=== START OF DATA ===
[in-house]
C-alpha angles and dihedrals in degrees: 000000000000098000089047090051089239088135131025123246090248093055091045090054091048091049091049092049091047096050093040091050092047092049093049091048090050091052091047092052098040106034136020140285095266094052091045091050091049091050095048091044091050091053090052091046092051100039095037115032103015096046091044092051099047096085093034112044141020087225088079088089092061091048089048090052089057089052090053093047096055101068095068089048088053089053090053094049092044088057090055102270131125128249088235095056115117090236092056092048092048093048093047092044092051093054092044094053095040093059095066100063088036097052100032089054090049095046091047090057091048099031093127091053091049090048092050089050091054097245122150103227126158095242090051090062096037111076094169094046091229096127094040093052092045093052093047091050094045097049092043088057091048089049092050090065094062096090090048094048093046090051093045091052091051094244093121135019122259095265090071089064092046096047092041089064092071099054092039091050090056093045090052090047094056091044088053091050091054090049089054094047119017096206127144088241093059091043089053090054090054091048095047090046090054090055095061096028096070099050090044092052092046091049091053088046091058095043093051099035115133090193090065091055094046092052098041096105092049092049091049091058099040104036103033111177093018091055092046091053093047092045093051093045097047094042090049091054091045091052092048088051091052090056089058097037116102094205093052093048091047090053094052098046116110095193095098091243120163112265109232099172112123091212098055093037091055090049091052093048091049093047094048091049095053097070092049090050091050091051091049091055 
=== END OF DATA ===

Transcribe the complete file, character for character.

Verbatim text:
[in-house]
C-alpha angles and dihedrals in degrees: 000000000000098000089047090051089239088135131025123246090248093055091045090054091048091049091049092049091047096050093040091050092047092049093049091048090050091052091047092052098040106034136020140285095266094052091045091050091049091050095048091044091050091053090052091046092051100039095037115032103015096046091044092051099047096085093034112044141020087225088079088089092061091048089048090052089057089052090053093047096055101068095068089048088053089053090053094049092044088057090055102270131125128249088235095056115117090236092056092048092048093048093047092044092051093054092044094053095040093059095066100063088036097052100032089054090049095046091047090057091048099031093127091053091049090048092050089050091054097245122150103227126158095242090051090062096037111076094169094046091229096127094040093052092045093052093047091050094045097049092043088057091048089049092050090065094062096090090048094048093046090051093045091052091051094244093121135019122259095265090071089064092046096047092041089064092071099054092039091050090056093045090052090047094056091044088053091050091054090049089054094047119017096206127144088241093059091043089053090054090054091048095047090046090054090055095061096028096070099050090044092052092046091049091053088046091058095043093051099035115133090193090065091055094046092052098041096105092049092049091049091058099040104036103033111177093018091055092046091053093047092045093051093045097047094042090049091054091045091052092048088051091052090056089058097037116102094205093052093048091047090053094052098046116110095193095098091243120163112265109232099172112123091212098055093037091055090049091052093048091049093047094048091049095053097070092049090050091050091051091049091055 